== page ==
because humanity is bound to gather data on how the brain works and use that to design and build computers that are brainlike.
"Brainlike"? Like? Just how "brainlike"? You can say the feedback of a steam release valve is "brainlike" if you want. You can say a bee hive is "brainlike." You can say cauliflower is "brainlike." You can spend the rest of your life delineating the ways in which a soup can is "like" a cereal box. Everything is indefinitely like and unlike everything else, what matters are the determination and communication of salient similarities and differences. And salience is a crucially normative, and therefore plural and contingent, rather than factual matter.
I don't agree there is anything remotely inevitable in the obsession of so many information and computer "science" people with entitative, agentic "artificial intelligence," I consider it an unfortunate accidental association yielding a deranging constellation of narrative frames and figures that at this point amounts to something like an ideology or a religious faith with endless bedeviling implications. I sympathize with Jeron Lanier's critiques of "cybernetic totalism" on this score, to cite somebody who speaks something like language you will likely take more seriously than my own.
I must say that it is classic the way you proceed from an assumption of technological determinism conjoined to a privileging of mathematical calculation and then move straight away to "inevitable" computers and brain modeling and the insinuation that the pony of techno-immortalization via "mind uploading" straightforwardly "follows." If I reconstructed your discourse this way in the abstract, you would decry my facile parody of a hard he-man science I am too literary to grasp, but then you simply reproduce the trajectory yourself completely oblivious to your own entrapment in your propositional and figural entailments. It's as if you are incapable of thinking what you are doing, so preoccupied are you with calculating out your givens.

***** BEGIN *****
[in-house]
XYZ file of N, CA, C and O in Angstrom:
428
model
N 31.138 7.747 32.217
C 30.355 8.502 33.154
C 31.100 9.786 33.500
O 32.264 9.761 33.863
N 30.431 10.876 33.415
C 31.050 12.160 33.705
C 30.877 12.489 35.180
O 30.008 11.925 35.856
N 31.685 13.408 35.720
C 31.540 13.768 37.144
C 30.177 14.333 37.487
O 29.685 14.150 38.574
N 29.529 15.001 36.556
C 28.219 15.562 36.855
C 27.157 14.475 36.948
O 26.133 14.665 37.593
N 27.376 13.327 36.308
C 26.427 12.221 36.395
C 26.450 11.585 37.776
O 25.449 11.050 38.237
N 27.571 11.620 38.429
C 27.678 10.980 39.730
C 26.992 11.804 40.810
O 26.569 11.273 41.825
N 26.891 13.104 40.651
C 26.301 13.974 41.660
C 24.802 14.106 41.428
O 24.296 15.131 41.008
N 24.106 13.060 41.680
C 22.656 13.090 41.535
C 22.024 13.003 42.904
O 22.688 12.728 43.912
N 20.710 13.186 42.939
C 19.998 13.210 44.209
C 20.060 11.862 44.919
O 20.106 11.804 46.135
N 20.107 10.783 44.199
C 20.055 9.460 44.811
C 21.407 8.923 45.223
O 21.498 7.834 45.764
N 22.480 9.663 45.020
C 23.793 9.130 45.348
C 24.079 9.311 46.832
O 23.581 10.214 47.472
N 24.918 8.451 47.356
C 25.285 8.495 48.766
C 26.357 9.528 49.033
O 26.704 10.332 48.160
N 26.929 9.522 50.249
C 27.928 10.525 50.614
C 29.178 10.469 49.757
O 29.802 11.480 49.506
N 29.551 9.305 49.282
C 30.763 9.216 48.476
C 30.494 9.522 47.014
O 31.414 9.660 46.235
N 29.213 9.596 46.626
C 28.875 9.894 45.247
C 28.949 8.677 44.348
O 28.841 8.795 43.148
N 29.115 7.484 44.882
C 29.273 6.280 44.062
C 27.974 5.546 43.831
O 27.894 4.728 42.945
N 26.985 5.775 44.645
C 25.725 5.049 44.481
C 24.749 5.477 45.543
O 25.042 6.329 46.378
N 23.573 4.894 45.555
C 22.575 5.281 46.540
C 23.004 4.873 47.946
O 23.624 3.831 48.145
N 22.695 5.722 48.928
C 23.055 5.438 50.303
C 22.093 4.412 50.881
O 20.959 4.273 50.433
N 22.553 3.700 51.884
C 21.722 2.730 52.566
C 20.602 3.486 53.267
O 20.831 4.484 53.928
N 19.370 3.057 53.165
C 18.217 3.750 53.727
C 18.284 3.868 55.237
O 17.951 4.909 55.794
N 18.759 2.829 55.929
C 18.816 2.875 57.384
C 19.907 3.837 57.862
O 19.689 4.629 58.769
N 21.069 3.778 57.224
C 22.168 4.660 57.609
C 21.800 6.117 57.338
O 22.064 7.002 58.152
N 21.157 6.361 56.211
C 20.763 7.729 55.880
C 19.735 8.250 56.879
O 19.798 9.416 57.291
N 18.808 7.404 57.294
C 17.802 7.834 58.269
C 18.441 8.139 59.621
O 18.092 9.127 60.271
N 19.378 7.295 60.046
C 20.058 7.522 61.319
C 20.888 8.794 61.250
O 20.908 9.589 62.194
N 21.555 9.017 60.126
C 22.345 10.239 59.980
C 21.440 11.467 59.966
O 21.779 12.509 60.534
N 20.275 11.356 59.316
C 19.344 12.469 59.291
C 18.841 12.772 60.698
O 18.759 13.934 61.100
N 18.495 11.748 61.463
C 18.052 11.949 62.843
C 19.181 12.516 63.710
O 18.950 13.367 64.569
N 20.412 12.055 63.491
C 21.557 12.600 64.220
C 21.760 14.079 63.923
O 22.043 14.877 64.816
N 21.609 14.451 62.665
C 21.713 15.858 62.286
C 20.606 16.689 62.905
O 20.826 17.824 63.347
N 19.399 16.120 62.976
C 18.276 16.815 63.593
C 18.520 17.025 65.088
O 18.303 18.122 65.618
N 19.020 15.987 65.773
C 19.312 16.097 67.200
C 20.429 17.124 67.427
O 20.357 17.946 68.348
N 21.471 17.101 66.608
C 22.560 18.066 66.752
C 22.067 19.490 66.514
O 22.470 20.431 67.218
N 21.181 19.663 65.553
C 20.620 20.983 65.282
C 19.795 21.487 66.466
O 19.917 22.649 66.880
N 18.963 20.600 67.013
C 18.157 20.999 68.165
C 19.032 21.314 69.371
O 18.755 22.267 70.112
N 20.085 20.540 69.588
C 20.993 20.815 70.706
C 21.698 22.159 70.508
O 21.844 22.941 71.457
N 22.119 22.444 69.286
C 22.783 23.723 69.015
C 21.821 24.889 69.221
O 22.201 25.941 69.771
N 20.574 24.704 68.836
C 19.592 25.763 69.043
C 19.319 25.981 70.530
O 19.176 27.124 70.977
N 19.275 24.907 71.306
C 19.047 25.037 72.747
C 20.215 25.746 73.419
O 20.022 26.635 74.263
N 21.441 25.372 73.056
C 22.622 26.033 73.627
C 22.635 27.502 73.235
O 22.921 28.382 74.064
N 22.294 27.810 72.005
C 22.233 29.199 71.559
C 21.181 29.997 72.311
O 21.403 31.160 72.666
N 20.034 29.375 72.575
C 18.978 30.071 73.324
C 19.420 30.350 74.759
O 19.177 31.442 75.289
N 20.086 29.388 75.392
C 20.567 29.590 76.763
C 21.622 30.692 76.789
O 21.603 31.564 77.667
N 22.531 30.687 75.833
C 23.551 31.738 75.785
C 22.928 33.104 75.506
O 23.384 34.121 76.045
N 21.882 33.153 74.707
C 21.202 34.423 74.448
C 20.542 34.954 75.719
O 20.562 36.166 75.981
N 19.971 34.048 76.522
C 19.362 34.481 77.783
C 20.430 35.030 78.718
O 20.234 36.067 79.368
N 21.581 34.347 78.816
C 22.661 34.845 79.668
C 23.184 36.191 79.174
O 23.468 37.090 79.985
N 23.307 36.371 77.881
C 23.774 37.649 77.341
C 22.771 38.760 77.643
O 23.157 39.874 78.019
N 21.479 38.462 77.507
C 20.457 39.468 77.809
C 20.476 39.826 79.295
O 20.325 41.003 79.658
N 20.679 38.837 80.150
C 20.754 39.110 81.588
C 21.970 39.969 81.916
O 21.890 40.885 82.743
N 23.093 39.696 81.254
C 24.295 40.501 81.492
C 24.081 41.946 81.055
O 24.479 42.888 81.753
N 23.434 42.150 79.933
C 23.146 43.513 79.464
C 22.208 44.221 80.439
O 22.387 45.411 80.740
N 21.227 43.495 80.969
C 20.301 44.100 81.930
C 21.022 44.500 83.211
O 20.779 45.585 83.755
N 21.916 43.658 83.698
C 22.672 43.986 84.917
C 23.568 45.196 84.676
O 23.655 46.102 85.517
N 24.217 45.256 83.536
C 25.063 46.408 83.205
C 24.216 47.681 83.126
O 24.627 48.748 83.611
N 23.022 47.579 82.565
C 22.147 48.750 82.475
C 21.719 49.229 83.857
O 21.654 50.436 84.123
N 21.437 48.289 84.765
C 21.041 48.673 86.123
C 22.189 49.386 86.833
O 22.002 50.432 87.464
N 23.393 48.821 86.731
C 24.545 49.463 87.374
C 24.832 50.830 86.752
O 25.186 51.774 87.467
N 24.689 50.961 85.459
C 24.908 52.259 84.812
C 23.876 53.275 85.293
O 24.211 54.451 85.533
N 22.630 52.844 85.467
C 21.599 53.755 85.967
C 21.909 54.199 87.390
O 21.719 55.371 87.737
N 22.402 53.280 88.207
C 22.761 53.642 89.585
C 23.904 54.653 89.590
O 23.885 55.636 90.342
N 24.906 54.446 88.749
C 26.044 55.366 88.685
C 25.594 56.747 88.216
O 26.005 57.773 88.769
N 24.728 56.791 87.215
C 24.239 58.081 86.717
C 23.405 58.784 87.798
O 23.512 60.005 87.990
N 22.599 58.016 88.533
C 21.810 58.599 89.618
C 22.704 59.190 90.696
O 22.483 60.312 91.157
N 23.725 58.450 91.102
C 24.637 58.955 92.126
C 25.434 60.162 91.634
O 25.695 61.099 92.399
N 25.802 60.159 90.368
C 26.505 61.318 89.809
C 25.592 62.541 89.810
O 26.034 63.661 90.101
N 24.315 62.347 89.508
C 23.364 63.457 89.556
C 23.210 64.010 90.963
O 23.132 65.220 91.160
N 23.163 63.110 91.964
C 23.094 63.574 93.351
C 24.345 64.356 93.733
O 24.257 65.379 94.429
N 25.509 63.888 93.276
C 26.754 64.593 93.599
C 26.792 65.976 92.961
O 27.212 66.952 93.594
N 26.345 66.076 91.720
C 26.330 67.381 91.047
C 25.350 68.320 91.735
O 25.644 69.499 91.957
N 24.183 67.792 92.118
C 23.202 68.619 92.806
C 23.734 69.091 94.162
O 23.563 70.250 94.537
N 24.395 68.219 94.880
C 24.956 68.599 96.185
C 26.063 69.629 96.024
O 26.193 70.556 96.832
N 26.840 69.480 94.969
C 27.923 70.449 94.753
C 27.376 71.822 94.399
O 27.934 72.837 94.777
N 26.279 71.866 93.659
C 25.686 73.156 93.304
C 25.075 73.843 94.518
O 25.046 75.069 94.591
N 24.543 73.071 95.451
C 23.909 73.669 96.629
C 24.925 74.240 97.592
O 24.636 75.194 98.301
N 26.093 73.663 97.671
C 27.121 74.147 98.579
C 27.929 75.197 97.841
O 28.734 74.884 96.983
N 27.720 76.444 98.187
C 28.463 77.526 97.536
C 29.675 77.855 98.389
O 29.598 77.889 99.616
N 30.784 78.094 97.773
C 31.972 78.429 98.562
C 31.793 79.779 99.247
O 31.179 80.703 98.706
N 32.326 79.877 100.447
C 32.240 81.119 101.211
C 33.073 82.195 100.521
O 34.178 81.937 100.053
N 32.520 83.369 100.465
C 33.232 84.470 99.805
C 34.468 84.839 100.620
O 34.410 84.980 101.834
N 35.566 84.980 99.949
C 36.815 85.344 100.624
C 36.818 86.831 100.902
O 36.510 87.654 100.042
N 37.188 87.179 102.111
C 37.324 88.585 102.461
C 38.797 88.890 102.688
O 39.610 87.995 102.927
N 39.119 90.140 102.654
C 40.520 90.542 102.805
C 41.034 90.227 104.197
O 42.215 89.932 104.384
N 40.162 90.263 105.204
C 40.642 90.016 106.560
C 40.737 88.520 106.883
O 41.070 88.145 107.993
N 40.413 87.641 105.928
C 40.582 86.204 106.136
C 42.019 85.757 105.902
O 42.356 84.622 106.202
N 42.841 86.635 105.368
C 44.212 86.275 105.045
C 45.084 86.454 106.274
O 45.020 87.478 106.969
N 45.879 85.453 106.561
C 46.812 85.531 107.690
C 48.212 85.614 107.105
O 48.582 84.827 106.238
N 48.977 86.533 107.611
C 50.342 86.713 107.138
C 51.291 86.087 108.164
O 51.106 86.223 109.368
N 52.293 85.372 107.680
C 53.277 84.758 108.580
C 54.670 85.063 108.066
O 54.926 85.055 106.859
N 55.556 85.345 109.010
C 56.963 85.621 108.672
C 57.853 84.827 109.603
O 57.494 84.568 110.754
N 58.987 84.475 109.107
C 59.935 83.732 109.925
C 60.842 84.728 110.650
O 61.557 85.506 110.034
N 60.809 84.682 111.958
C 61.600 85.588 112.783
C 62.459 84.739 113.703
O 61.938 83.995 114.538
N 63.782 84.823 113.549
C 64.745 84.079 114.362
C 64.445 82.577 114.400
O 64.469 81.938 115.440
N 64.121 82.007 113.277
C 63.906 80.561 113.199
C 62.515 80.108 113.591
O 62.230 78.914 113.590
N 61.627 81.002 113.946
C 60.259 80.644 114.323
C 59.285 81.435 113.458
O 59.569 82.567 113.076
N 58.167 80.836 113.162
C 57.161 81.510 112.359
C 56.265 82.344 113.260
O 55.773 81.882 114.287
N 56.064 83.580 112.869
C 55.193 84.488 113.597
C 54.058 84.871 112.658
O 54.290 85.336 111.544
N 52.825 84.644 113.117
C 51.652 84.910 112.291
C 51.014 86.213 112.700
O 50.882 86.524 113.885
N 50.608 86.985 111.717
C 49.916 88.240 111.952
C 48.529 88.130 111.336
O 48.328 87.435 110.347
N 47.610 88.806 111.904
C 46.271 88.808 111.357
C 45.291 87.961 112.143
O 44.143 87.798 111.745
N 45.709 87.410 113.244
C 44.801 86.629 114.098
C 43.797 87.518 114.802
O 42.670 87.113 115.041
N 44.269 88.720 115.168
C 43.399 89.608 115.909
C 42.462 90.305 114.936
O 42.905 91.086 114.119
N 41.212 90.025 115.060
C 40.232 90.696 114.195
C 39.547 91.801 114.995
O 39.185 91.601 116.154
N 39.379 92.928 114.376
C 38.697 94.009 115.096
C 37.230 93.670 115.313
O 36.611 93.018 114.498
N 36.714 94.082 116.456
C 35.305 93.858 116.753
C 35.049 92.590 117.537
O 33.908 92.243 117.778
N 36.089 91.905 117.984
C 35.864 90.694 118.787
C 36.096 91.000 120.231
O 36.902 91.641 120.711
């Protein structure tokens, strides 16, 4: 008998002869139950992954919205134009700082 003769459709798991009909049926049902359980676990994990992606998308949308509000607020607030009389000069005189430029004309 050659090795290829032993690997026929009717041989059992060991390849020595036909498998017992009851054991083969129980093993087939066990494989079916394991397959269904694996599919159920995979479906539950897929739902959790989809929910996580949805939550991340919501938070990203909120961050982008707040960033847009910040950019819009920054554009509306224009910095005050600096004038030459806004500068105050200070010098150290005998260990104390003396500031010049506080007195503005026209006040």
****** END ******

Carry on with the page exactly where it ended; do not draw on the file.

anything that fulfills persistant wishes stands a good chance of being discovered or invented, provided A) solutions exist and B) we have time enough to work out what those solutions are
There is nothing in the wish itself that informs you as to "A", and "B" doesn't specify a timescale and so there are no ponies in it for Robot Cultists even when you clap with all your might.
You go on, rather refreshingly, to admit that nobody knows enough in the present to earn certainty about future technodevelopments and even admit that futurology is weighted down with hype and scam artistry and fringe loonies (your phrases, this time).
I agree with the tradition of pragmatic philosophy that we can best determine the substance of this admission on your part by observing your subsequent conduct. If you continue to indulge in such speculation to the exclusion of more qualified claims legible in terms of consensus science, or indulge it outside of sf fandoms that don't pretend to be policy think-tank or activist organizations, if you continue to identify as a member of a "movement" suffused with precisely the hype, scam artistry, and fringe loons you here disdain, we will know just what to make of the reasonable noises you find yourself making now, when backed into a corner by somebody who sees very clearly what superlative futurology is actually all about and what it is trying to get away with.